By Helen Swift
As he stepped down from his role as Head of the Humanities Division and retired from the University, OMS sat down with Chris Wickham (Chichele Professor of Medieval History, 2005–2016) to take stock of the past decade or so of developments in medieval studies, and particularly in the theory and practice of interdisciplinarity.
Jessica Berenbeim (Fellow by Examination, Magdalen College, 2012–2016) channelled our questions, and added some of her own…
Is ‘interdisciplinarity’ a real thing intellectually? Is it a creative combination of analytic approaches or a kind of coping mechanism in response to artificial divisions among modern academic disciplines?
In some ways, both. It’s all the same field on one level: it’s all about the past. But on another level, it’s not, because historians are genuinely interested in different things from literary scholars, and philosophers, and archaeologists, and theologians. So if you’re interested in the interface between these different disciplines, you’ve actually got to be interested in the things that interest the other discipline. That is where the coping mechanism comes in – but it’s of course better if you are doing it because you actually want to.
But it’s not just that people are interested in different things—it’s also truth criteria. There are different epistemologies in different fields; for example, a historian will be content to regard a couple of documents as enough to establish an argument, as long as they say the same thing, if there is really no alternative. If this concerns the foundation of a castle, however, the archaeologists digging it are not going to think that’s a lot. It’s going to take an awfully long time to convince them that those two documents are as good as even really quite a small excavation, if it implies something different. And often they’re right; but a historian might not be convinced by a small excavation… So I think that truth criteria are a hidden barrier, one of the things that we need to be able to work around.
We all talk a lot about interdisciplinarity these days, but to what extent do you feel that we know what we’re doing with it?
Not everybody does; a lot of it is rhetoric. But it’s not so much ‘we know what we’re doing with it’ as, different people are doing different things with it, and some people don’t know what they’re doing anyway. In that respect, it’s much like the rest of academic research. But I think that, if you’re doing it, you have to be doing it for a reason. There’s no point in doing it just to be correct. If you’re studying late fourteenth-century England as a historian, and you want to use Chaucer, you have to know why you want to use Chaucer, and how and what for. And similarly, if you’re a literary scholar of Chaucer, and you want to use court records, you have to know why and how and what for. And if you don’t, you’re going to write something that’s really incoherent.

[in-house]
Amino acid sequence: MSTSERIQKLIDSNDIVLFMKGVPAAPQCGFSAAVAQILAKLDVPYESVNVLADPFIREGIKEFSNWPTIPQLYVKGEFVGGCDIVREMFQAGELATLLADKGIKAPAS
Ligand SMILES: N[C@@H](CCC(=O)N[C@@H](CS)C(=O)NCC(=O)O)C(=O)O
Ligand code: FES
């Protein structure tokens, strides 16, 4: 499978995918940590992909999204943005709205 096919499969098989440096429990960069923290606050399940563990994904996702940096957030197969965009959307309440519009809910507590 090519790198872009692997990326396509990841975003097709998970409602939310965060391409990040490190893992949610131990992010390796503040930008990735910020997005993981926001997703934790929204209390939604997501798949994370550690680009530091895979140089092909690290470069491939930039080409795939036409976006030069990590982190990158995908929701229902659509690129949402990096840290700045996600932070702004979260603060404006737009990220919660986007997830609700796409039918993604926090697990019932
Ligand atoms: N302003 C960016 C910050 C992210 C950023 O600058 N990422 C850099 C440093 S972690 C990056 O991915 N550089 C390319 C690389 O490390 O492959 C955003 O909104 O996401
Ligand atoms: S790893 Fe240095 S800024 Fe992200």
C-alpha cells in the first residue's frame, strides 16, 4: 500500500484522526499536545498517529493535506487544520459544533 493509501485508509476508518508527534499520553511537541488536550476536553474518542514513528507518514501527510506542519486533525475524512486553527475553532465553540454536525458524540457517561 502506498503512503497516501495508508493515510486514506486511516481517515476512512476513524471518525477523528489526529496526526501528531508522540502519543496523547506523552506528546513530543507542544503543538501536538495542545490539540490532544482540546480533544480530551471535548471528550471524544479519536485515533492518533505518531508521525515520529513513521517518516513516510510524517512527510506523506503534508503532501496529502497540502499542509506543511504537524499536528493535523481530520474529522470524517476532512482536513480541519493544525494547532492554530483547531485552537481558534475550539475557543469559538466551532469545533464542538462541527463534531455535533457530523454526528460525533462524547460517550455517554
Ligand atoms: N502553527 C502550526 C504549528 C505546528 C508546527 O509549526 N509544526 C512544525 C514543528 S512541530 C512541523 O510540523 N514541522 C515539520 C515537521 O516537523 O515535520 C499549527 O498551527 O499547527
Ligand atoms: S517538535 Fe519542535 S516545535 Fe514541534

How do you see the discourse and practice of interdisciplinarity to have changed over the past 10–15 years in medieval studies?
The climate is much more favourable towards it. People are now recognizing that it’s something that they cannot entirely do without. When I say ‘people’, I don’t mean everybody; it never is entirely everybody. But if you think of the S-curve—early adopters, the slope, late adopters—we’re further up the slope. People are now beginning to feel guilty when they’re not being interdisciplinary. I don’t think that it’s always required to engage in interdisciplinary activity, in fact I think that’s not the case at all. However, more people understand what they could do with it at the times at which they might. And I think that’s important in itself, and excellent.
As both a medievalist and an historian, what do you feel History can learn from other disciplines? What can medieval History offer to other disciplines?
History really does need to learn from other disciplines. Many historians have a bottom-line assumption that ‘I can sort-of believe this text’; it’s not the right starting-point. If you start off with the assumption that all sources are lies, you’ll actually get a bit further. I’ve always thought that the image of reading a bunch of daily newspapers is a good one, because you don’t believe most of them. Even if it’s the same story, it’s portrayed very, very differently indeed—and yet they’re using the same sources. They’re going to be telling you different things, and sometimes they’re making stuff up. But we do manage to construct our own knowledge from them, because we’re engaging in source criticism when we read newspapers, and we create what you might call quasi-knowledge on that basis. That’s as much as you’re ever going to get from anything—but you have to do the critical analysis first. Historians very often forget that bit.
What can other disciplines learn from History? I think a sense of groundedness, of what people are actually doing in their lives. Literary disciplines are really dealing with quite a small population of writers and audience, because most other people are operating in a framework that doesn’t involve writing anything down, except possibly contracts. It’s easier for someone in a literary discipline to forget that most people are not engaging in the kind of sophisticated intertextuality that Chaucer is, to say nothing of Dante. Most people are living their lives in an environment that is not simple, but has less to do with the written word.
Are universities well set up as fora for interdisciplinary research?